STONEHEARST ASYLUM (2014)

Review by Derrick Carter

Running Time: 1 hour 52 minutes

MPAA Rating: PG-13 for Disturbing and Violent Images, Sexual Content and Language

Stonehearst poster

Directed by: Brad Anderson

Written by: Joe Gangemi

(based on the short story THE SYSTEM OF DOCTOR TARR AND PROFESSOR FETHER by Edgar Allan Poe)

Starring: Jim Sturgess, Kate Beckinsale, Ben Kingsley, Michael Caine, Brendan Gleeson, David Thewlis, Jason Flemying & Sinead Cusack

The source material for STONEHEARST ASYLUM isn’t Edgar Allan Poe’s most renowned tale. THE SYSTEM OF DOCTOR TARR AND PROFESSOR FETHER is more like a one-note joke that’s spread out for a few pages. Not even Roger Corman (who adapted as much Poe as he could in the 1960’s) bothered to touch this material. It’s 2014, enter screenwriter Joe Gangemi and director Brad Anderson. This filmmaking team have fleshed out a darkly funny little tale into something special. Anderson, who’s been on a bit of a downward spiral with his last efforts (VANISHING ON 7TH STREET, THE CALL), has returned to cover his second creepy movie set in a huge asylum (he’s responsible for 2001’s disturbing SESSION 9). STONEHEARST ASYLUM isn’t perfect due to a couple of issues, but it’s probably my favorite of the genre crop for 2014’s Halloween season.

Stonehearst 1

The story begins on Christmas Eve 1899 at an isolated sanitarium in Britain. Edward Newgate is an up and coming doctor who only needs clinical experience to move his career forward. He chooses to gain his hands-on knowledge at the countryside Stonehearst Asylum. It is here that he meets the eccentric Dr. Lamb, who employs unorthodox methods in feeding patients delusions and letting them roam free around the asylum. Though uncomfortable with his surroundings, Edward is immediately attracted to a patient named Eliza Graves. Graves suffers from hysteria, but finds solace in music thanks to Lamb’s treatments. During his first night at the hospital, Edward discovers terrible evidence in the basement that suggests that the unusual Stonehearst staff might actually be mental patients who have taken over the Asylum (NOT a spoiler, it happens about 20 minutes into a nearly two-hour movie). Edward must keep his head low, search for clues, and use any clever ideas he has in order to get out of the hospital alive.

Stonehearst 2

STONEHEARST kicks off with quality right out of the gate in a thick fog-laden atmosphere and an eerie location. This film would be right at home in the 1960’s with Vincent Price and Boris Karloff as headliners (could you imagine how awesome that project would be?). This isn’t a detriment at all. There is plenty of style, glossy visuals, and fantastic sets (I believed this was a real location and wouldn’t be surprised if it actually was) that feels as modern as you can get in a period piece set at the end of the 19th century. The story is also compelling the whole way through. Even if it does rely on a couple of familiar clichés in a few scenes (a guy hiding in a closet while someone’s about to find him), I was hooked from start to finish.

Stonehearst 3

Besides a great atmosphere and solid story, the cast here is hugely impressive. Jim Sturgess is good as Edward Newgate and Kate Beckinsale is Eliza Graves. The relationship between the two feels a little forced (which is one of my problems with the film). They’re really not the focus here though. The script is packed with such an interesting array of characters that I found myself entranced with each individual for different reasons. Michael Caine plays a side character who doesn’t get a whole lot of screen time, but raises a few questions as to what kind of man he is. Jason Flemying and Brendan Gleeson also have ever-so-fleeting roles as well that leave enough of an impact to warrant their appearance. David Thewlis steals almost every scene he’s as the ironically named Mickey Finn (meaning drink laced with drug). The best performance here comes from Ben Kingsley. Silas Lamb is not a simple character by any means and Kingsley’s talent lends to the man being a complicated antagonist of sorts. Even if I didn’t agree with his actions, I saw we’re he was coming from and completely understood his motivation. Fleshed out villains offer more to chew on than someone who’s all out evil. Kingsley sells Silas as such.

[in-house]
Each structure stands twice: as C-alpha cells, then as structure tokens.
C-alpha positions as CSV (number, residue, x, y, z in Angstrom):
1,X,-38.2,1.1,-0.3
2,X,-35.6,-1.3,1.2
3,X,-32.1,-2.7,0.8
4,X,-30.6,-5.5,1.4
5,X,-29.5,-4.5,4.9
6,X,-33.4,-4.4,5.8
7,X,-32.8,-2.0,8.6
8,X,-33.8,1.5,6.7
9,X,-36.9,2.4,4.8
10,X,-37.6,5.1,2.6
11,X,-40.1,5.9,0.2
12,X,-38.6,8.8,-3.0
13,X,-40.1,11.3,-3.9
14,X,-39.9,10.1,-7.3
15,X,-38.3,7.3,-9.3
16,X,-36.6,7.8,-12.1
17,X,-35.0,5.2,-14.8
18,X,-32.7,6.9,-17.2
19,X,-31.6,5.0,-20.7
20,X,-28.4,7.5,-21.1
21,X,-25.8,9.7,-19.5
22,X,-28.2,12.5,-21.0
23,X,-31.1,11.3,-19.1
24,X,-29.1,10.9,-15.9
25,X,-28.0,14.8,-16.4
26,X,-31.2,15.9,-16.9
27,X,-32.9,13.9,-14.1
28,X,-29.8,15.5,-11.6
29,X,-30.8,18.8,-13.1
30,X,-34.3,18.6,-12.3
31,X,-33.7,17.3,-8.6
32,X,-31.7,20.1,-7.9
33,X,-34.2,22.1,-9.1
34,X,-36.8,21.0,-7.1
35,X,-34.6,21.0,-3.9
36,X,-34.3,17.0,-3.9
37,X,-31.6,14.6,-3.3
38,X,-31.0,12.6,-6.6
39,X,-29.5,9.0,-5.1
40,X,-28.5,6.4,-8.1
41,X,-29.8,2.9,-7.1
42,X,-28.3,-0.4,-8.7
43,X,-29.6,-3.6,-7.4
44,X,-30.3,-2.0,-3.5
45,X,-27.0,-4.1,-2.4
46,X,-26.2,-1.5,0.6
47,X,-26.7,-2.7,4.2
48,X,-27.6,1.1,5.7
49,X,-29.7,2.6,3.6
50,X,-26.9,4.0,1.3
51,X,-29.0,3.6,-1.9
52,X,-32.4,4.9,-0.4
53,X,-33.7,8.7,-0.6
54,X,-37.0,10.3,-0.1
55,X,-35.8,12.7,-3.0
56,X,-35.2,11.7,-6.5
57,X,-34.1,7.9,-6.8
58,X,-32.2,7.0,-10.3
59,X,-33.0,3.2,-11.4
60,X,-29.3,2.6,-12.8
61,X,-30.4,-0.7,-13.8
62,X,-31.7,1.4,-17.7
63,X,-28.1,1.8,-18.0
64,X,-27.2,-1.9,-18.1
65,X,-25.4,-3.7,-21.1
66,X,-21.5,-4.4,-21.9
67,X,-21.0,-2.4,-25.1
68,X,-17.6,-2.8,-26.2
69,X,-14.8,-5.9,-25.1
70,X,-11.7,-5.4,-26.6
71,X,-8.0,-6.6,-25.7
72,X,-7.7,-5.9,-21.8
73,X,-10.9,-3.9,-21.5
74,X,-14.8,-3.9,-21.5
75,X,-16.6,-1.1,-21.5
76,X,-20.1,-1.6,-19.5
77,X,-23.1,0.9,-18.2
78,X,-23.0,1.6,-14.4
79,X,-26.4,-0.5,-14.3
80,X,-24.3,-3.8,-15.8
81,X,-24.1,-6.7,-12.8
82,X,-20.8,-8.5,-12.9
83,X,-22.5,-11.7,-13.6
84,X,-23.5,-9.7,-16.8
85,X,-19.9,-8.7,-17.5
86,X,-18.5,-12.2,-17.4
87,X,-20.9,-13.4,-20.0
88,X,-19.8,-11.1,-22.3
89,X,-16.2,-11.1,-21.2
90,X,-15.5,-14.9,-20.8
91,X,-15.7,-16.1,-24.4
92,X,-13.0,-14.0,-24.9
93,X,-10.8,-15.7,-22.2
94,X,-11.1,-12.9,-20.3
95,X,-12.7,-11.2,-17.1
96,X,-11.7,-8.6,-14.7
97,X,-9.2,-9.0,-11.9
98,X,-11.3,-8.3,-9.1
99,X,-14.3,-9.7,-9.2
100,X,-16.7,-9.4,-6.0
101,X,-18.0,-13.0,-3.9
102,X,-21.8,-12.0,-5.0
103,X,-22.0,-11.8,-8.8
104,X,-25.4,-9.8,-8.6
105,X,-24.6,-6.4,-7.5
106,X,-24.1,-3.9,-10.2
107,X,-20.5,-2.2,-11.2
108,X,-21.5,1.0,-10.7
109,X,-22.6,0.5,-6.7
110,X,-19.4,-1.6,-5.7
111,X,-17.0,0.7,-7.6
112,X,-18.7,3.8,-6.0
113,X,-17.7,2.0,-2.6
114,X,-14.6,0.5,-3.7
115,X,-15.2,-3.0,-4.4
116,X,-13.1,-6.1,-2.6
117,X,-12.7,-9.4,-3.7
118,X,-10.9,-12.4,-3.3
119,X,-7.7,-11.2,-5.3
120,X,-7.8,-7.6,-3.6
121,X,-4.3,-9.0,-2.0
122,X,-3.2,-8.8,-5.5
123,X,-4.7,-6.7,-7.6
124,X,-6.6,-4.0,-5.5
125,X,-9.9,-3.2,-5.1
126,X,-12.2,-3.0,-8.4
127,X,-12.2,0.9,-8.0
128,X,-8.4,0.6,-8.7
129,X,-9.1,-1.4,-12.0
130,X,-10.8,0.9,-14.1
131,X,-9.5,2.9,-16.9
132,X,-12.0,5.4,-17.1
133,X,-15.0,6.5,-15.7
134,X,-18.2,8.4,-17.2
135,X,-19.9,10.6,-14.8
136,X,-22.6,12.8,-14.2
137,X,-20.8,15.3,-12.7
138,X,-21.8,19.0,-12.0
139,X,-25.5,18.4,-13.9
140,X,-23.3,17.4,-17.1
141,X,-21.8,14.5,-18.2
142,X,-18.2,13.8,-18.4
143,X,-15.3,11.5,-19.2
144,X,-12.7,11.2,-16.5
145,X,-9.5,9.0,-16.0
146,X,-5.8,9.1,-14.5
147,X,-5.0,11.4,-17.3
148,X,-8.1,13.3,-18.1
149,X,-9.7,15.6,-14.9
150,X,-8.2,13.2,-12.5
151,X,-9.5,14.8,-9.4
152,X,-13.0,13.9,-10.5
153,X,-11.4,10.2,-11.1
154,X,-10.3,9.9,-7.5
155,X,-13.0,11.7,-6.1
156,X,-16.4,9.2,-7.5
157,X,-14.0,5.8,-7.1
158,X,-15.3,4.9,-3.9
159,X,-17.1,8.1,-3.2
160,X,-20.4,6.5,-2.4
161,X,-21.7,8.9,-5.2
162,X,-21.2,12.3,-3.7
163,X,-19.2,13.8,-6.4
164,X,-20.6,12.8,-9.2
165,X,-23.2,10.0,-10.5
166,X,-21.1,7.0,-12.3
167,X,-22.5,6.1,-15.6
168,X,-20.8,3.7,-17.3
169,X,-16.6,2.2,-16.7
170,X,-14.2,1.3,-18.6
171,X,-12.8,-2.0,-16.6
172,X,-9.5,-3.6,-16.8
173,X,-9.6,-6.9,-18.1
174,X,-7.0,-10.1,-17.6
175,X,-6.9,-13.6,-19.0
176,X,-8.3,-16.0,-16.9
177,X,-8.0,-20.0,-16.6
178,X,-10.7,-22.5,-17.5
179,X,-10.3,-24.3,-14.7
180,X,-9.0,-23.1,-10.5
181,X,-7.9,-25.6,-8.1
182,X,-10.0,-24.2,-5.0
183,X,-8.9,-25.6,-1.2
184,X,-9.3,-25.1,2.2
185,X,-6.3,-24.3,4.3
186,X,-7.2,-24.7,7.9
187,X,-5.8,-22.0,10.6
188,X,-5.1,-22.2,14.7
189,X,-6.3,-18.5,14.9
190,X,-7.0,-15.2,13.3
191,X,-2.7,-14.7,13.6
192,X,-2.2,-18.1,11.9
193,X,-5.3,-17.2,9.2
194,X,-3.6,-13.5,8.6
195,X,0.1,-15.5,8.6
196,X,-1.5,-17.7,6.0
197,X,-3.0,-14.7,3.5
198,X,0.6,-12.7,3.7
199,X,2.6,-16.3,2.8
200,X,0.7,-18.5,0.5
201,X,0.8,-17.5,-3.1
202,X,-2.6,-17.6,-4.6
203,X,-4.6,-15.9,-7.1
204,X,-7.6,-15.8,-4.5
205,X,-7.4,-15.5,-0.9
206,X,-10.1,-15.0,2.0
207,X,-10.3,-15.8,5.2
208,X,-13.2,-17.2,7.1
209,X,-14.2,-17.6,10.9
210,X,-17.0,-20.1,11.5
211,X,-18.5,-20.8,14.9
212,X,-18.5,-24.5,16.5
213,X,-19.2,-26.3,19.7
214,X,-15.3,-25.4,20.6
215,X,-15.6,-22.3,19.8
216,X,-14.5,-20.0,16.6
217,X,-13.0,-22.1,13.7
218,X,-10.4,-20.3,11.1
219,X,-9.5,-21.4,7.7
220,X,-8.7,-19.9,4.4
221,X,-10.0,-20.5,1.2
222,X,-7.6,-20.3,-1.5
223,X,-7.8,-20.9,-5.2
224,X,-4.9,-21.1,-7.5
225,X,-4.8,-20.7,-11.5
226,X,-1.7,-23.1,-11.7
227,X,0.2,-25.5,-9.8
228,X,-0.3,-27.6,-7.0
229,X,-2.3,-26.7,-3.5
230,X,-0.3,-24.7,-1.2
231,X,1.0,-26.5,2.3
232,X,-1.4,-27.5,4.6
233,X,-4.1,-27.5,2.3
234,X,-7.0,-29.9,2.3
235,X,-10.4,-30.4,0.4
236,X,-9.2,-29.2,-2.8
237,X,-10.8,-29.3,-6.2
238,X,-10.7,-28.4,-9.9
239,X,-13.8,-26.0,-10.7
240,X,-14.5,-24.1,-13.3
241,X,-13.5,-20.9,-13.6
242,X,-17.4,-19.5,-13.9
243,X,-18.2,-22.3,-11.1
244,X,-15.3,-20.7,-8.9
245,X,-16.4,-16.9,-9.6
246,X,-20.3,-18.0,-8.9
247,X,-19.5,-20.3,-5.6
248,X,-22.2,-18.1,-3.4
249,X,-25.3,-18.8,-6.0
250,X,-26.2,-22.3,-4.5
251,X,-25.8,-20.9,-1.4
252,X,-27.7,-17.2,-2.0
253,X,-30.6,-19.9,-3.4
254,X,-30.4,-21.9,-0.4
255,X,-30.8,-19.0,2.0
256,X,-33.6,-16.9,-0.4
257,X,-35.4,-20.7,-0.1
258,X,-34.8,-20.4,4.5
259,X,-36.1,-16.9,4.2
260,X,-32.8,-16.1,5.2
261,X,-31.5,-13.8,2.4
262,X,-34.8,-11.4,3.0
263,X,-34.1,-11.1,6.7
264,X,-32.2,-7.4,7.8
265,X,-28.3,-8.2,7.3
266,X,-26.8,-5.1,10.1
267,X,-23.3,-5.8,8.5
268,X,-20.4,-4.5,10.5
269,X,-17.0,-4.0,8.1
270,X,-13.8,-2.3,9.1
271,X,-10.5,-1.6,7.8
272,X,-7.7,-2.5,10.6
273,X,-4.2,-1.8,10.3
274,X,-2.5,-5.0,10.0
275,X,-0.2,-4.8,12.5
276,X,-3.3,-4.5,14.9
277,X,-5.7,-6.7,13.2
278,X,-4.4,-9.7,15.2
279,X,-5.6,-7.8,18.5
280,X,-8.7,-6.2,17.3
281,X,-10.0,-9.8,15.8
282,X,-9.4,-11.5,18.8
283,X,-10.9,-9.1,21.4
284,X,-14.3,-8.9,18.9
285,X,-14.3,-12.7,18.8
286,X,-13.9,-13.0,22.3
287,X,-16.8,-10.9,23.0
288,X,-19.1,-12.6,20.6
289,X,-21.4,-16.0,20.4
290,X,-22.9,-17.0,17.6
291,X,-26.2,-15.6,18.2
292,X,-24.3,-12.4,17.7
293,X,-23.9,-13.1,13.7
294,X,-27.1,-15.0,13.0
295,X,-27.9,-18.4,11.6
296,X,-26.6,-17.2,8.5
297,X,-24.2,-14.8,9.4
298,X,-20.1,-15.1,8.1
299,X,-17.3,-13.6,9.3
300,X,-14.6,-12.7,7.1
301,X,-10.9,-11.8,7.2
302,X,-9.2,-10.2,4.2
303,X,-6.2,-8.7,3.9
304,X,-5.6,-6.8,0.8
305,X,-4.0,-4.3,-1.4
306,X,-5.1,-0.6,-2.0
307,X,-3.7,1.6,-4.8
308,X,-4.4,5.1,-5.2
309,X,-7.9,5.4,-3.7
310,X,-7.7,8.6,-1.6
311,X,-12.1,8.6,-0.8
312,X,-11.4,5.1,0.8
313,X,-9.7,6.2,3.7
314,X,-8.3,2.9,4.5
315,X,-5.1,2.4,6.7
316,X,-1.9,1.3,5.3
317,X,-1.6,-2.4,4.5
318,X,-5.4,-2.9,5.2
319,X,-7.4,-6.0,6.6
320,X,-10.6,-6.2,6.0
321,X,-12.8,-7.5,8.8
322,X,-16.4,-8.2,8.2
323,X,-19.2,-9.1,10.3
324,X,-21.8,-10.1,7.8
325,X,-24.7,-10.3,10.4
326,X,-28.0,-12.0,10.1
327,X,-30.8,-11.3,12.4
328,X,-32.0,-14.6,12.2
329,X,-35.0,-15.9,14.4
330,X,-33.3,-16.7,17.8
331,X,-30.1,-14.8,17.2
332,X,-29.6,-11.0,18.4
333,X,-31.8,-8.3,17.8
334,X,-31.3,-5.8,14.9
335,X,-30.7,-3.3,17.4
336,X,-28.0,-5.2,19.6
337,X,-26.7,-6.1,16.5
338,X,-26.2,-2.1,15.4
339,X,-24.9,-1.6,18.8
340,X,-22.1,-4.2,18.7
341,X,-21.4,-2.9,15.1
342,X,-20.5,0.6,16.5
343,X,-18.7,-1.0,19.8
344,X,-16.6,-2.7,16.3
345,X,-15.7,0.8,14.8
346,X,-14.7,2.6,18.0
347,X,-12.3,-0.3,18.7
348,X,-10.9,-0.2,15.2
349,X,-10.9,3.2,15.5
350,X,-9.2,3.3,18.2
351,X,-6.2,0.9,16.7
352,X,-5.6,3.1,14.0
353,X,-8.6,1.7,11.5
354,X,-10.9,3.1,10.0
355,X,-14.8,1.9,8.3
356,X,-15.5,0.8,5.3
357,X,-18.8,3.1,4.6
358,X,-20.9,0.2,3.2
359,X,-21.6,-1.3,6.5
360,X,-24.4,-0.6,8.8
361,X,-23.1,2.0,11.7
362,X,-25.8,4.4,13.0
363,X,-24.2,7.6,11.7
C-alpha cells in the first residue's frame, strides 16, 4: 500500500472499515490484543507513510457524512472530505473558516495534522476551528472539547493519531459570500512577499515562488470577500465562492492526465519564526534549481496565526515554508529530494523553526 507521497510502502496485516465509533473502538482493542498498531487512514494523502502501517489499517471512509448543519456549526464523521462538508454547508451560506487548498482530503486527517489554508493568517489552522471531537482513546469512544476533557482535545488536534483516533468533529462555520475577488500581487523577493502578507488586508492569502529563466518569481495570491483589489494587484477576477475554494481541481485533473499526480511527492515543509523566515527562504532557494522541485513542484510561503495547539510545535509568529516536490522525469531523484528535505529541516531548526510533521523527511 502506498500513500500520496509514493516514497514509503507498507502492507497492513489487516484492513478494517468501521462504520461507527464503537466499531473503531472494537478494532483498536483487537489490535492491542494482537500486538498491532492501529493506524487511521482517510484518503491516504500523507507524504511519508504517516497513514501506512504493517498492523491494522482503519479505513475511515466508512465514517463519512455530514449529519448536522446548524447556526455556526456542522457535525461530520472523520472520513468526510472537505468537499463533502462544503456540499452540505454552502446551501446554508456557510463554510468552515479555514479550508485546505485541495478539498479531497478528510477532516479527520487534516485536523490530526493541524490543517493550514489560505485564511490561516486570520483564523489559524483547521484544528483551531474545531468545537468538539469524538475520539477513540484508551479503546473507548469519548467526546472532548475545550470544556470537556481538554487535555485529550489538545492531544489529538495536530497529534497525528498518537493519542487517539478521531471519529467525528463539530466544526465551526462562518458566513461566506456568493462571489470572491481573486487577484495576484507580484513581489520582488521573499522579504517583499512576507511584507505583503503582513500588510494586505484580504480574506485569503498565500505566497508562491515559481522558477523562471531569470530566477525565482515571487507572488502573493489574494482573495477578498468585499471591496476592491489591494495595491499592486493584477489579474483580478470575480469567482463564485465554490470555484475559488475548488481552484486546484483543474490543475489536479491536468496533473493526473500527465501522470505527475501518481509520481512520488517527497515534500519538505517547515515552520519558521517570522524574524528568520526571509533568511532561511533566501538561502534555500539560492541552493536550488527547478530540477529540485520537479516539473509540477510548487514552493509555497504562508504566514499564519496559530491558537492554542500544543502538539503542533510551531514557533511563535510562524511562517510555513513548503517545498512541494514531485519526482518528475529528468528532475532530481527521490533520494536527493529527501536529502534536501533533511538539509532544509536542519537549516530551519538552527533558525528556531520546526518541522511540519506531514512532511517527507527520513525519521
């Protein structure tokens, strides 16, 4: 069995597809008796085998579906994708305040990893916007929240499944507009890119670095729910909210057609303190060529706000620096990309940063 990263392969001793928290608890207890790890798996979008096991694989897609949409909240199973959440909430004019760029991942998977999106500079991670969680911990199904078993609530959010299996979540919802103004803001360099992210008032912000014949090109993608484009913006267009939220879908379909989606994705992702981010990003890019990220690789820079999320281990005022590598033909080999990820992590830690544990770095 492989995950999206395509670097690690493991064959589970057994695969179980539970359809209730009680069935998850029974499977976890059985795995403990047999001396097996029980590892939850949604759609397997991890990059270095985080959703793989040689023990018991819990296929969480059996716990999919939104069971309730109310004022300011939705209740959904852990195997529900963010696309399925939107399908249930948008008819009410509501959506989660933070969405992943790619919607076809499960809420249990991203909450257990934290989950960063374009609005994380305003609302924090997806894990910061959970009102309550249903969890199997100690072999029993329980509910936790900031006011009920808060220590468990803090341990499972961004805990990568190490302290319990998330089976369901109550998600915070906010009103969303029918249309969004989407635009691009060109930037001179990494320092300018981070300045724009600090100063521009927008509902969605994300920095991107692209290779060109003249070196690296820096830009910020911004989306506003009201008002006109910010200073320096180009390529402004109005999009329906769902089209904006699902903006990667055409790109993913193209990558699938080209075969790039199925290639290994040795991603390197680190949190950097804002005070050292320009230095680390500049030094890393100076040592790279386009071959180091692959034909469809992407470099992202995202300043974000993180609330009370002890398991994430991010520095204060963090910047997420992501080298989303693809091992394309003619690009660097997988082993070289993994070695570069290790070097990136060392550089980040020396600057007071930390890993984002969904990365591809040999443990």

Stonehearst 4

Aside from the forced romance between Sturgess and Beckinsale, the plot weaves through one twist too many. Though there’s plenty of unexpected revelations and reveals through this tale that never drags, STONEHEARST ASYLUM needed a better closing scene. I didn’t completely buy what the movie was selling me, but everything else up to that point was so awesome that it didn’t wreck or put a damper on the whole film. STONEHEARST perfectly captures madness in its various forms, which is entirely appropriate and essential given the subject matter. While the lunatics are indeed criminals, the methods being used by the staff aren’t humane either (science and medicine were far from they are today). Add to the mix that some off-centered camera angles and little details (like a cook eating a maggot off a piece of fruit) blend in perfectly to the unsettling tone of the film too.

Stonehearst 5

A forced relationship and one tiny plot twist too many are the only two flaws that keep STONEHEARST ASYLUM from being a completely ideal film. Everything else considered, this is a really solid horror flick that doesn’t rely on gore (the PG-13 rating is not a distraction here) or quick jump scares to freak out the viewer. Instead, a sophisticated sense of ever-building dread and a complicated story full of interesting characters (boasted by great performances) make this one of the best horror films I’ve sat through in 2014. Those who love Roger Corman’s Poe classics and yearn for a throwback to those films had better check themselves into STONEHEARST ASYLUM for two hours.

Grade: A-

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